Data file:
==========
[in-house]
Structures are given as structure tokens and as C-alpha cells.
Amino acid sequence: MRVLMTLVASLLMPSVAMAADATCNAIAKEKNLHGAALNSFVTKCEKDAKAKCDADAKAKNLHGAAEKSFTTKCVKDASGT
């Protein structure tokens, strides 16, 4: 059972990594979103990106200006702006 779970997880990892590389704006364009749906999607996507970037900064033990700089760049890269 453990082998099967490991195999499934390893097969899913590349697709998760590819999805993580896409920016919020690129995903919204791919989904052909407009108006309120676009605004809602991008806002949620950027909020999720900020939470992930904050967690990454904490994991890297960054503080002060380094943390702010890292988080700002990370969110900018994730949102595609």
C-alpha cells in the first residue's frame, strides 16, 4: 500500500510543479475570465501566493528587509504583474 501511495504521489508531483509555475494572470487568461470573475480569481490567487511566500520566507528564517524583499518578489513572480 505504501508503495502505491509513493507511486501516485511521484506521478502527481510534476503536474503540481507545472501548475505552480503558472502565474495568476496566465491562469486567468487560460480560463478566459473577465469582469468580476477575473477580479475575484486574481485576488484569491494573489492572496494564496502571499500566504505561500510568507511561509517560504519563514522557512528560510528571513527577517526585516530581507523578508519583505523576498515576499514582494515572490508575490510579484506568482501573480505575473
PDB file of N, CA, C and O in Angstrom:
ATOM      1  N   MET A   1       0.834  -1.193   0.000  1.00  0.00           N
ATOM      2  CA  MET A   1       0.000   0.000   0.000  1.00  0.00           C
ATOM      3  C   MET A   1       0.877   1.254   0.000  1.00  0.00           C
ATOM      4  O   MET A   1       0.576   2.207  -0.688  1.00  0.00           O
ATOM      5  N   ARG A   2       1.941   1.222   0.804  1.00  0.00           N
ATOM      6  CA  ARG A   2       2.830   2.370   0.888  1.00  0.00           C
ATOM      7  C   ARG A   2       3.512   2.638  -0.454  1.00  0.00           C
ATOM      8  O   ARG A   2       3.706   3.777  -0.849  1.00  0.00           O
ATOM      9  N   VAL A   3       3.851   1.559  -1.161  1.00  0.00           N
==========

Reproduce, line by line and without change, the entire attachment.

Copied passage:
[in-house]
Structures are given as structure tokens and as C-alpha cells.
Amino acid sequence: MRVLMTLVASLLMPSVAMAADATCNAIAKEKNLHGAALNSFVTKCEKDAKAKCDADAKAKNLHGAAEKSFTTKCVKDASGT
């Protein structure tokens, strides 16, 4: 059972990594979103990106200006702006 779970997880990892590389704006364009749906999607996507970037900064033990700089760049890269 453990082998099967490991195999499934390893097969899913590349697709998760590819999805993580896409920016919020690129995903919204791919989904052909407009108006309120676009605004809602991008806002949620950027909020999720900020939470992930904050967690990454904490994991890297960054503080002060380094943390702010890292988080700002990370969110900018994730949102595609």
C-alpha cells in the first residue's frame, strides 16, 4: 500500500510543479475570465501566493528587509504583474 501511495504521489508531483509555475494572470487568461470573475480569481490567487511566500520566507528564517524583499518578489513572480 505504501508503495502505491509513493507511486501516485511521484506521478502527481510534476503536474503540481507545472501548475505552480503558472502565474495568476496566465491562469486567468487560460480560463478566459473577465469582469468580476477575473477580479475575484486574481485576488484569491494573489492572496494564496502571499500566504505561500510568507511561509517560504519563514522557512528560510528571513527577517526585516530581507523578508519583505523576498515576499514582494515572490508575490510579484506568482501573480505575473
PDB file of N, CA, C and O in Angstrom:
ATOM      1  N   MET A   1       0.834  -1.193   0.000  1.00  0.00           N
ATOM      2  CA  MET A   1       0.000   0.000   0.000  1.00  0.00           C
ATOM      3  C   MET A   1       0.877   1.254   0.000  1.00  0.00           C
ATOM      4  O   MET A   1       0.576   2.207  -0.688  1.00  0.00           O
ATOM      5  N   ARG A   2       1.941   1.222   0.804  1.00  0.00           N
ATOM      6  CA  ARG A   2       2.830   2.370   0.888  1.00  0.00           C
ATOM      7  C   ARG A   2       3.512   2.638  -0.454  1.00  0.00           C
ATOM      8  O   ARG A   2       3.706   3.777  -0.849  1.00  0.00           O
ATOM      9  N   VAL A   3       3.851   1.559  -1.161  1.00  0.00           N